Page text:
We all have that one friend who makes you feel like you’re 17 again. No matter how much time passes, you sit down across from them and never miss a beat. For me, that friend is the lovely BG. We’ve been friends for roughly 22 years and while there have been long gaps in our interactions, it takes us all of 30 seconds to pick up where we left off. Though she now lives in Rhode Island, the last couple of years her work has brought her to Seattle and we’ve had the chance to spend time together. This year’s visit took us to Oddfellows Café & Bar.
Two years. That’s how long it’s been since I did the thing I swore I wouldn’t do with this blog. I let it rot in space. Of course, I have a whole host of reasons why… work, lack of time, too much travel. Travel really did play a part. For a while, we went from trip to trip and it felt more like a travel blog. That was never the point. Even more than that, though, I just got a little bored. Feeling bored almost felt like a betrayal.
There have still been Thursday night dinners, some more memorable than others, but all in good company. About six months ago, I started taking food photos again. I’ve started five or six posts and scrapped them all. No matter how good the meal, all felt flat, bland, and contrived (my writing, not the food). Last week, though, on our way home, we stopped at the Old Sage for happy hour. Just a few minutes after sitting down at the bar, I realized what was wrong with the other posts. Over the last two years, I’d forgotten that the food, no matter how amazing, is just one small piece of the experience. I knew it, but I’d forgotten what it felt like.
I can’t remember our last Thursday night dinner. That isn’t to say there haven’t been any, but they’ve been pretty few and far between since late spring. We’ve been eating at home a lot more. It was a really beautiful summer and we finally started making use of our long neglected amenities. We grilled. A lot. We frequented our favorite neighborhood restaurants in lieu of new places and didn’t really venture outside our usual haunts.It was nice. We took a break. We threw a party. We enjoyed each others’ company and the company of good friends. It seemed like overnight, it was all over.
It’s a crime to let a blog post sit for weeks after a new restaurant visit… any blog post. I mean, really, how much can one possibly remember after dozens of subsequent meals? The bigger crime, though, would be not telling you about our visit to Artusi. In all fairness, I don’t remember enough detail to be too specific, but it was such a great meal, I can’t let it pass until our next visit.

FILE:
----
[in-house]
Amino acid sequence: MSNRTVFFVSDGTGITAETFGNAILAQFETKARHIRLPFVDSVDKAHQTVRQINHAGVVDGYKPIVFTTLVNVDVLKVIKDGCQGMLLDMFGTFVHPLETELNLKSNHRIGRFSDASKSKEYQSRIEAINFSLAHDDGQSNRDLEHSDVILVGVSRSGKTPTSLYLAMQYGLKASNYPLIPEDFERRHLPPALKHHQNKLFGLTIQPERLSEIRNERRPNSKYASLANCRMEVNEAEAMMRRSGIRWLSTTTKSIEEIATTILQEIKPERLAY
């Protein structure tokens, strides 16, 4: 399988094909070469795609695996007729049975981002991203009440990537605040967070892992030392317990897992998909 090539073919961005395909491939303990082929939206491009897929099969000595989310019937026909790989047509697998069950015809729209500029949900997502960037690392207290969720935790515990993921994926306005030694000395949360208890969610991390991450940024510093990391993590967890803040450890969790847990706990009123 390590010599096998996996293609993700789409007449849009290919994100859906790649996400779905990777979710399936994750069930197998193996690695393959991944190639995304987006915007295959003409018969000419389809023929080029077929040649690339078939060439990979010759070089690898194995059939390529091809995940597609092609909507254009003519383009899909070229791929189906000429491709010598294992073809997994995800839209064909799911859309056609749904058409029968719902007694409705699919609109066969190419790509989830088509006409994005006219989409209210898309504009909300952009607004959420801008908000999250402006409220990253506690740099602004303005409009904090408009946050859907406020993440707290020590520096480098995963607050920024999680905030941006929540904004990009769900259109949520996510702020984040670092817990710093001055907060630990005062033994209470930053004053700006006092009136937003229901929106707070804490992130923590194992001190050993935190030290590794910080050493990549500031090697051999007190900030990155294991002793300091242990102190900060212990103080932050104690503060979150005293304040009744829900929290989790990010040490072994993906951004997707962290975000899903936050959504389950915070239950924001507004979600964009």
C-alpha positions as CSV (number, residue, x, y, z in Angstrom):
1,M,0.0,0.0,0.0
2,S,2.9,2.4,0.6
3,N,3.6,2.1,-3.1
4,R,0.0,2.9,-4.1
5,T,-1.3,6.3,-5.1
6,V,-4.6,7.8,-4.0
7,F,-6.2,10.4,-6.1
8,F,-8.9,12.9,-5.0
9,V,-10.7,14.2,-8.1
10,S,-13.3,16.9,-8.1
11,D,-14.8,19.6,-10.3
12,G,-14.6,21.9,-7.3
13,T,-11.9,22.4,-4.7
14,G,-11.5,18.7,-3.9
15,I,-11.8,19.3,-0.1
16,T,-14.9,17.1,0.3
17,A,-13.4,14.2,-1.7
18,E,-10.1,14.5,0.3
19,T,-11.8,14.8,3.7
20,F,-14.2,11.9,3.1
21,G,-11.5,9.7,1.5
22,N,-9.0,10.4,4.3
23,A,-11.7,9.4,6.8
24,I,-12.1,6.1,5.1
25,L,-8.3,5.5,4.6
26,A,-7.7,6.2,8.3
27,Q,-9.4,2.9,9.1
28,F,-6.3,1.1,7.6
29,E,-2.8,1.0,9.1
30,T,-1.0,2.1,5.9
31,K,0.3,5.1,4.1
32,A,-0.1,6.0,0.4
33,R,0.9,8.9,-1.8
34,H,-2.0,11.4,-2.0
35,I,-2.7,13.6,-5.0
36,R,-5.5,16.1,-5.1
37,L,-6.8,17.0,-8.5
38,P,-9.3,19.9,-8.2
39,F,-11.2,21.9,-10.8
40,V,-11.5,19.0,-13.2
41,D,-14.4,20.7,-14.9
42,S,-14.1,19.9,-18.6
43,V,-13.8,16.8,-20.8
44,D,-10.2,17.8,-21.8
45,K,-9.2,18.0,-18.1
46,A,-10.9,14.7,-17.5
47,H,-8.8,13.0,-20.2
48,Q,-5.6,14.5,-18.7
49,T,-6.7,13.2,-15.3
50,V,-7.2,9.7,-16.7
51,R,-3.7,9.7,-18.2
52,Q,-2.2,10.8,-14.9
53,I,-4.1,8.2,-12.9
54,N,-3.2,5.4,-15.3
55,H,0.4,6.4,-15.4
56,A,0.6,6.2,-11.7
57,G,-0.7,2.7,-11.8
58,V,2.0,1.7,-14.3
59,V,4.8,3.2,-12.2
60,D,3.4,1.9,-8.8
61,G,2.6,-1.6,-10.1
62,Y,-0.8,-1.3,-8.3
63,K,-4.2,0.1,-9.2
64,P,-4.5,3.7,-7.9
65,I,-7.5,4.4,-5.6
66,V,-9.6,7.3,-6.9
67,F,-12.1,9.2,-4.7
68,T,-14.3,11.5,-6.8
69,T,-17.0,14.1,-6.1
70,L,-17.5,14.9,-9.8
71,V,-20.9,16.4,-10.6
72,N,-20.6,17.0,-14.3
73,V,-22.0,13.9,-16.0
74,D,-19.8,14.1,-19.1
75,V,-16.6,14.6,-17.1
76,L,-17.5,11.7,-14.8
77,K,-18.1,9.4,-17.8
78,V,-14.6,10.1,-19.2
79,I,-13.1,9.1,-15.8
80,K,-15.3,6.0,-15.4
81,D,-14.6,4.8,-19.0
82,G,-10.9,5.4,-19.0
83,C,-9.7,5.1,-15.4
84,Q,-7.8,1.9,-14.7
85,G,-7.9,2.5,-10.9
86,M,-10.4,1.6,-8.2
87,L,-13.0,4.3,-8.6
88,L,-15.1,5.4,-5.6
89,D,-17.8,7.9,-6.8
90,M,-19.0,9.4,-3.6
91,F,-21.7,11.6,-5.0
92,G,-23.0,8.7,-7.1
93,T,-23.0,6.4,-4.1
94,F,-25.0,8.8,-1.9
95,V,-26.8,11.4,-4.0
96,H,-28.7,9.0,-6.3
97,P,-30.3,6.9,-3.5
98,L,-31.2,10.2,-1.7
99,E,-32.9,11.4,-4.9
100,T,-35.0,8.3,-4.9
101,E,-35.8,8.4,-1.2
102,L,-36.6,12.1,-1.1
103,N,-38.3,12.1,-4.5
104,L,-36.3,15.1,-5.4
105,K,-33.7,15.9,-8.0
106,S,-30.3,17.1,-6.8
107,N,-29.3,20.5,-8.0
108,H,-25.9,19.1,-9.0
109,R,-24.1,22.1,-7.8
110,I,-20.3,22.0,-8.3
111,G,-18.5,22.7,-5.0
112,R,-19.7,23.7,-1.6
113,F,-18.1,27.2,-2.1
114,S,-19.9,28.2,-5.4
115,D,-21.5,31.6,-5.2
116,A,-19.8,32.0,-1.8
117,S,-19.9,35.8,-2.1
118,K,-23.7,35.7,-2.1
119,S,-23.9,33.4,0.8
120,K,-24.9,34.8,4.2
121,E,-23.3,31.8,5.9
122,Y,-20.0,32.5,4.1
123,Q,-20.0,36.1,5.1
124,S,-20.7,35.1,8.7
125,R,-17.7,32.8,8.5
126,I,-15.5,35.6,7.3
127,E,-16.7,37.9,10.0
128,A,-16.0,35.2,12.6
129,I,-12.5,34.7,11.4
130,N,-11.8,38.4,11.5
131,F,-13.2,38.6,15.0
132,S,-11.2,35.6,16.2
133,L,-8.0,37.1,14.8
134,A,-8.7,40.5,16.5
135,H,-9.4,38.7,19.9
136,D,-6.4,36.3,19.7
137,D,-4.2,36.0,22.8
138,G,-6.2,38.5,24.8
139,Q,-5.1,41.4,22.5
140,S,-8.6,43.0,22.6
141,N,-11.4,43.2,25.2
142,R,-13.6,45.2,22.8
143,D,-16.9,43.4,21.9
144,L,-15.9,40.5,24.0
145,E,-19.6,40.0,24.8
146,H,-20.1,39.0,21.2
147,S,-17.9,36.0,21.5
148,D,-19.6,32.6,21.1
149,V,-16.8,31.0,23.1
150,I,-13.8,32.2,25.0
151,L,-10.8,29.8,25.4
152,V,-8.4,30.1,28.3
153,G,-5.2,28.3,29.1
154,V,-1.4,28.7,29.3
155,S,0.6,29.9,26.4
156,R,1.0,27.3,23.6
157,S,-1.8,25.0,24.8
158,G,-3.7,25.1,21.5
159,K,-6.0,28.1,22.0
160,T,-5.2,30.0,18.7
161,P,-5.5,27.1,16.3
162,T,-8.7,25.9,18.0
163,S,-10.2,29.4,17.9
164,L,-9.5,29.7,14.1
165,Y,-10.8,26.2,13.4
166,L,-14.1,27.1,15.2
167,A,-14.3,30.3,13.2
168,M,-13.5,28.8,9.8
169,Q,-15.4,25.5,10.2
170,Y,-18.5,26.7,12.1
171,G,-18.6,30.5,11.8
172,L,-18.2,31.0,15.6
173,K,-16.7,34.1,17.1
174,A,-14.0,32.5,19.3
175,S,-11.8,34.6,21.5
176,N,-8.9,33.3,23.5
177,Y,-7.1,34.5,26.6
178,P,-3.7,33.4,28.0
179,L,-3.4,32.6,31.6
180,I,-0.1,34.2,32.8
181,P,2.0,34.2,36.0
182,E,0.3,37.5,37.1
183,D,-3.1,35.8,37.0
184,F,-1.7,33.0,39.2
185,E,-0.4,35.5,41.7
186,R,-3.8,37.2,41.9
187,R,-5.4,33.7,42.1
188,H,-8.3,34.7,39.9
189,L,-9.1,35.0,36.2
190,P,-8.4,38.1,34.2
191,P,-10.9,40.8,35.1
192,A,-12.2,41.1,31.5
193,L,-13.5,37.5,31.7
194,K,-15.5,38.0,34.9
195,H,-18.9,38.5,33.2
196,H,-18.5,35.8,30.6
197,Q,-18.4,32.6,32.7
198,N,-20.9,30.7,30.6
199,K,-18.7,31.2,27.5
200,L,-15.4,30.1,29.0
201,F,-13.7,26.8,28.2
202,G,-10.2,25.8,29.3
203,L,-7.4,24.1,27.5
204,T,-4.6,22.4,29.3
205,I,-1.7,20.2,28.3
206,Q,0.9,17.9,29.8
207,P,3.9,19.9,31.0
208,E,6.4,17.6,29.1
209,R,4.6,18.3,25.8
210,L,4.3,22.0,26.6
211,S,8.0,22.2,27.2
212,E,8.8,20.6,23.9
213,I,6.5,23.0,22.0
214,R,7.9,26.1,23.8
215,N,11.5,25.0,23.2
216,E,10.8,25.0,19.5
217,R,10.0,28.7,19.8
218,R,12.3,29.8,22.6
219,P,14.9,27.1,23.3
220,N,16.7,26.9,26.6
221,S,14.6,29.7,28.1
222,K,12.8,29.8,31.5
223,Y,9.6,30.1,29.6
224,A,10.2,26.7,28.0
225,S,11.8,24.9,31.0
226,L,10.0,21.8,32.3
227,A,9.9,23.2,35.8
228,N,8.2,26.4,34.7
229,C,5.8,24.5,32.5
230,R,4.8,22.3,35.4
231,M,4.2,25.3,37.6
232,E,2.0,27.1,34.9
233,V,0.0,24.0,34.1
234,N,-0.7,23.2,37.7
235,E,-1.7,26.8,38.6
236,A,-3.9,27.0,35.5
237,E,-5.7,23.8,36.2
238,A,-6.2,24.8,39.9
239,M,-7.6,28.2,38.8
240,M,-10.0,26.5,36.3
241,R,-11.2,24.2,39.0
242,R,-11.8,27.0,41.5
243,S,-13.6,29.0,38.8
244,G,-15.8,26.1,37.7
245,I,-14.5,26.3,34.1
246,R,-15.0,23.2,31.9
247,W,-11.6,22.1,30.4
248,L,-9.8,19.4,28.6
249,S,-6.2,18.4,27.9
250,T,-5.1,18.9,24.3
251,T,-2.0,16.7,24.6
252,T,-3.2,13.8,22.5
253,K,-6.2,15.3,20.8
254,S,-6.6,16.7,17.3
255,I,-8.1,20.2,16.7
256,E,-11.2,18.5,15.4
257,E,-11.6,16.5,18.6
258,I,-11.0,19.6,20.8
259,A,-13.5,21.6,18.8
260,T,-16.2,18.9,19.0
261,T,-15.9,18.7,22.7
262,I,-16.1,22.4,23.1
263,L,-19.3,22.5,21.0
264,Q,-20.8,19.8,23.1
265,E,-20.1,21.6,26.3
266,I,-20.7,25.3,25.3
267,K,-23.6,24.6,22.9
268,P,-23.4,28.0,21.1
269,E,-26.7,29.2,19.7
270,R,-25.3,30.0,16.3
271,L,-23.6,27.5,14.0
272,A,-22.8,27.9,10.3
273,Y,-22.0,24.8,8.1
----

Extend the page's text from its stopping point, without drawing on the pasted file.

Two weeks ago I lost my sweet friend, Lourdes, quite suddenly to a brain aneurysm. When someone dies, the tendency is to forget their flaws and paint a beautiful picture for memory’s sake. The truth about Lourdes, though, is that she was one of those rare people whose imperfections were just part of what made her so wonderful. She honored her Hawaiian roots every moment of her life through both her playful, loving personality and the kindness and gentleness of her Aloha spirit.
A few months ago, Lourdes walked into my office and declared “I want to go to Marjorie.” Anyone who knows me well (and even some who don’t) know Marjorie is my favorite restaurant. B once told me that I am more myself when we are there than any other time. It’s my happy place. Lourdes saw some of my photos from Marjorie and decided it was time for a visit herself. I told her there were very few people I was willing to take there, but I would be honored to take her. We promised to make a visit soon.
I started this post with my own story of where I was on the morning of September 11, 2001 and then quickly deleted it. My Facebook and Twitter feeds are filled with these stories. I appreciate the comfort it brings to read and write these brief snapshots of the most memorable day of the 21st Century. For me, though, it’s more important that we make our stories, our gratitude for those who paid the ultimate price and those who continue to defend our freedom, a part of our personal connections and conversations. Dialogue and human connection are the most important part of the healing process… and we are all still healing. No matter who you are or where you were that day, no American is the same.
My life looks very, very different than it did ten years ago. Aside from my family, the people who are most present in my life are not the same as they were back then. Everything has changed, but just watching the media coverage today, it’s amazing how easy it is to be transported right back to that day.
Lately, B and I have been spending time with new friends. It’s not altogether surprising. Most of the friends we had when we first moved to Seattle have since moved away… and we’ve met some really nice people lately. Last night, we had dinner at La Spiga with two of those new friends, KL and GD.
At some point last week, after reading an article about Skillet Diner, I asked B how he would feel about cancelling last week’s Thursday dinner and having Sunday brunch instead. Given the long weekend, he agreed. Skillet was on our list since shortly after they opened, but there was one major problem. They are literally right next door to our beloved Marjorie. We both know there is no way we’re ever going to be standing that close to Marjorie and choose anything above it. So, dinner at Skillet was out of the question. Brunch on a Sunday when Marjorie isn’t even open was really the only way it would happen.